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The title is my question: what organs are absolutely needed (fatal if injured/removed) by the human body and perhaps animals in general?

I'm not asking which organs are mechanically replaceable, but more what organs cannot be removed (and not replaced) in order to maintain human life.

--update--

To clarify the question, I'm wondering what organs when removed (and applied no medical intervention) would cause fatal effects in a short amount of time, or cause semi-fatal effects (ex. shortened lifespan). A list perhaps of importance, if possible, would be nice.

note: I have no medical knowledge so I'll leave 'short' open to interpretation.

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well.. i think it is only the brain which has no mechanical replacement as of now. –  WYSIWYG Apr 28 '13 at 4:52
    
@WYSIWYG I've updated my question to clarify. I've been reading in wikipedia that ex. removal of the liver, pancreas is potentially fatal - and was wondering what other organs have the same effect. –  dk123 Apr 28 '13 at 4:58
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I think you can rather ask which organs are dispensable. easier to answer –  WYSIWYG Apr 28 '13 at 5:10
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Just to clarify, are we looking for organs that once removed would be fatal without medical intervention? For example the body can be maintained for a long time without kidneys if dialysis is applied. –  Rory M Apr 29 '13 at 10:41
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As the comments are gradually illustrating, I think this question is too vague to really be answered effectively. There are some clear examples of organs that can be removed w/o immediately causing death with varying degrees of medical intervention but you could likely keep any small amount of human tissue alive for weeks in the lab so the answer would be all of them except for that piece* (lots of medical intervention required). –  KennyPeanuts Apr 29 '13 at 18:36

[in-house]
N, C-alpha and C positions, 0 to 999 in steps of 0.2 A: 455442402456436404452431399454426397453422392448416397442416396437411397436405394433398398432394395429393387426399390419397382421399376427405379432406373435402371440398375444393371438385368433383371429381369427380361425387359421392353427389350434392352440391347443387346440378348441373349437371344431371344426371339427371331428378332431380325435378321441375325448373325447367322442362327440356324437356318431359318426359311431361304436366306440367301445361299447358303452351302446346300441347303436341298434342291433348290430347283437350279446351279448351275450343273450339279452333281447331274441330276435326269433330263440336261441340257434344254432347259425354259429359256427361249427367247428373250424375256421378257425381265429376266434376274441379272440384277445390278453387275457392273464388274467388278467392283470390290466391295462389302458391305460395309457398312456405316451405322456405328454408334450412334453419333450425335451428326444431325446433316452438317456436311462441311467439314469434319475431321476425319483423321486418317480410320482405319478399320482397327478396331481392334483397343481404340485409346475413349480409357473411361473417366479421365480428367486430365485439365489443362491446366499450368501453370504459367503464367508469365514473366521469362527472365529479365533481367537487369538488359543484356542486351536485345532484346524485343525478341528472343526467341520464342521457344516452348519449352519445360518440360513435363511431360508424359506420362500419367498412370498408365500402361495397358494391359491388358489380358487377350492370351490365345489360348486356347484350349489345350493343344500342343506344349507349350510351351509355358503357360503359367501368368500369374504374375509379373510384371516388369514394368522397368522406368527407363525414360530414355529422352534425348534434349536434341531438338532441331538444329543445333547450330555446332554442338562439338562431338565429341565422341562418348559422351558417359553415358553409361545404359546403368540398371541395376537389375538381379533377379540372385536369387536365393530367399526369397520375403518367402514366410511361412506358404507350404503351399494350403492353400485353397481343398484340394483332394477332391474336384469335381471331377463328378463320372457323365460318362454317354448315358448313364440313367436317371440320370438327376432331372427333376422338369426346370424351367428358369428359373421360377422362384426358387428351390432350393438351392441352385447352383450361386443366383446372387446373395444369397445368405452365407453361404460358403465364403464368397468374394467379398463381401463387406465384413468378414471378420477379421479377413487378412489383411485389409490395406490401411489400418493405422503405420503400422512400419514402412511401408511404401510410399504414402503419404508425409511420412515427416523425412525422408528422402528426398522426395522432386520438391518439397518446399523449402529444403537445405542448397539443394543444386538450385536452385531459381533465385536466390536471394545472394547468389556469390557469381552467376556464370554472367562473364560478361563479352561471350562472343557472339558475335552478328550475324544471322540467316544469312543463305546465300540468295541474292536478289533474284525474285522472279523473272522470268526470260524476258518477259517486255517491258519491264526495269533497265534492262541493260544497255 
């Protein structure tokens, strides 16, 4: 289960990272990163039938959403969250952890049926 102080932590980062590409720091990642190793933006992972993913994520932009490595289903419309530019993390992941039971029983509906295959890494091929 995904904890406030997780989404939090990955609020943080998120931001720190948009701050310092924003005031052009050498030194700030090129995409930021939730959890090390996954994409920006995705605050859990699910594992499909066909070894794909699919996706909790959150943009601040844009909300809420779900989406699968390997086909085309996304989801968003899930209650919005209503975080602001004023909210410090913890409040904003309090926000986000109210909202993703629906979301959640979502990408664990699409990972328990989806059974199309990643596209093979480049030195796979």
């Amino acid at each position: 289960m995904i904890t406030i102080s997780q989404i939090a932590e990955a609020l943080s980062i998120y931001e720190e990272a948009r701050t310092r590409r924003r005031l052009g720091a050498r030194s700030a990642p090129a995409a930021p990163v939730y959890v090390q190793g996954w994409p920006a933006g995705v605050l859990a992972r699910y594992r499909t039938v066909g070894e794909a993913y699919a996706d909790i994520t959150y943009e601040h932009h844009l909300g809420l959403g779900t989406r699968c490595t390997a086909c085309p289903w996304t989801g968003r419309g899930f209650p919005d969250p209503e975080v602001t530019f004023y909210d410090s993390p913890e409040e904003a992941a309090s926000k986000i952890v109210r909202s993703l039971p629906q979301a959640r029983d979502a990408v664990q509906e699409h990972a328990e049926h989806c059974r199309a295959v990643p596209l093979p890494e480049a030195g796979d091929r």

3 Answers 3

You can't remove most organs. The heart, lungs and brain are the ones that without you'll die in seconds. The rest you'll live a few hours or more. All depends how long you wish to live. The best way to see which organs are most required is to look at the order organs are shut down when there isn't enough oxygen or blood. That tells you which area most and least important.

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+1 Do you perhaps know of a link or source of some sort that covers the shut down list you've mentioned? –  dk123 Apr 29 '13 at 9:58
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Usually when a person has lost blood they'll lose blood to their skin, followed by muscles (excluding heart/diaphragm), gut (from oesophagus to anus). Meanwhile the blood reserve in the spleen is being mobilised, releasing lots of things to help clot the blood etc. Last to go are lymph nodes (involved in the immune system), liver (similarly involved) then heart and brain closely together. –  AndroidPenguin Aug 15 at 8:18

There is a list of "vital organs" on which there is a consensus that if such organs are removed, the body dies within hours/minutes. Yet people can live long with only one lung or one kidney.

Another list could include other organs that are semi-vital: we could live for a relatively long period without them, but their absence has to be compensated with a continuous treatment (pancreas, thyroid, etc.).

In contrast, people can live in "good health" with non-vital organs removed such as legs, eyes, teeth...

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+1 Thanks for the reply and vital organs link, is there perhaps also a source you know that covers the semi-vital organs you've mentioned? –  dk123 Apr 29 '13 at 9:54

I'm not a medical professional, so this isn't exhaustive or guaranteed 100% accurate:

You can live a (*mostly) normal life without your:

  • appendix
  • tonsils
  • spleen
  • gallbladder
  • pancreas
  • portions of your liver (pieces can be removed and it will regenerate)
  • portions of your small or large intestines
  • both lungs (one is needed)
  • both kidneys (one is needed)
  • uterus
  • testes
  • ovaries

*there are some side effects such as lowered immune function or difficulty digesting fatty foods, but for the most part, you might not even notice.

You can live with some **detriment to your quality of life without:

  • colon
  • bladder
  • up to half your brain
  • stomach
  • thyroid

** surgical interventions can replace the colon and bladder with pouches of intestine, drugs can regulate the loss of the thyroid. Losing half your brain messes up a lot, but it's survivable.

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Can you add at least one reference for this list? –  Chris Aug 12 at 22:04
    
I could be wrong but the question asks which organs are required for life and not with ones are not too important for it. –  Bez Aug 12 at 22:07

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